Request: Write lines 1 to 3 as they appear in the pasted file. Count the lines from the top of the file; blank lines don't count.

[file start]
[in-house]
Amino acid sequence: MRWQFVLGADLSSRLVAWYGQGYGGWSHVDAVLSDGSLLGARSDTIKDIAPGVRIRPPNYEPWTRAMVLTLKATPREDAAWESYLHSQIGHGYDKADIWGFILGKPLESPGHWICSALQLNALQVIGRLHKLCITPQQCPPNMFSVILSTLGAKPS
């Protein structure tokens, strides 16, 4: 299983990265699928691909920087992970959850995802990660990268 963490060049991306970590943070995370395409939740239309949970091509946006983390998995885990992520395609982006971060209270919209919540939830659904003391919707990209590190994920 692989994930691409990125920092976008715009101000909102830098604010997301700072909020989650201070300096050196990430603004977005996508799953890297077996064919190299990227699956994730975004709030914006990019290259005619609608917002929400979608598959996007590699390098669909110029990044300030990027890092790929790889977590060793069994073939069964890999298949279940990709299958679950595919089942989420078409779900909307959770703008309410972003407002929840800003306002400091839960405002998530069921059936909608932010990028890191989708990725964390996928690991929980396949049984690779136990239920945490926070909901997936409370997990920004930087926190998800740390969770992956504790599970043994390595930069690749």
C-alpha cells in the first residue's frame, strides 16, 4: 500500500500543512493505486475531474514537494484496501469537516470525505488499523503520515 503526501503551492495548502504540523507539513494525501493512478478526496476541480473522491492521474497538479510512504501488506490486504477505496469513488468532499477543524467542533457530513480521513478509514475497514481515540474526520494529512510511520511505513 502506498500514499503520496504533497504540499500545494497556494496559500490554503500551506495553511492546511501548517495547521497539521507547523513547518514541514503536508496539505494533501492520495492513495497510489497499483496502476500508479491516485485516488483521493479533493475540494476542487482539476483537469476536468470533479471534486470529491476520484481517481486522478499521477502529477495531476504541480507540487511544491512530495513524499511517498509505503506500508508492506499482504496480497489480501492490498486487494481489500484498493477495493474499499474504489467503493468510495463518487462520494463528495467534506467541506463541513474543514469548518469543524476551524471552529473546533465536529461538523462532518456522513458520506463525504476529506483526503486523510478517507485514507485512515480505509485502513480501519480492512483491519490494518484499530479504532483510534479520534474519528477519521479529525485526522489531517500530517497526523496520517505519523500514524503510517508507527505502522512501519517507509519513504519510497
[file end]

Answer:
[in-house]
Amino acid sequence: MRWQFVLGADLSSRLVAWYGQGYGGWSHVDAVLSDGSLLGARSDTIKDIAPGVRIRPPNYEPWTRAMVLTLKATPREDAAWESYLHSQIGHGYDKADIWGFILGKPLESPGHWICSALQLNALQVIGRLHKLCITPQQCPPNMFSVILSTLGAKPS
């Protein structure tokens, strides 16, 4: 299983990265699928691909920087992970959850995802990660990268 963490060049991306970590943070995370395409939740239309949970091509946006983390998995885990992520395609982006971060209270919209919540939830659904003391919707990209590190994920 692989994930691409990125920092976008715009101000909102830098604010997301700072909020989650201070300096050196990430603004977005996508799953890297077996064919190299990227699956994730975004709030914006990019290259005619609608917002929400979608598959996007590699390098669909110029990044300030990027890092790929790889977590060793069994073939069964890999298949279940990709299958679950595919089942989420078409779900909307959770703008309410972003407002929840800003306002400091839960405002998530069921059936909608932010990028890191989708990725964390996928690991929980396949049984690779136990239920945490926070909901997936409370997990920004930087926190998800740390969770992956504790599970043994390595930069690749």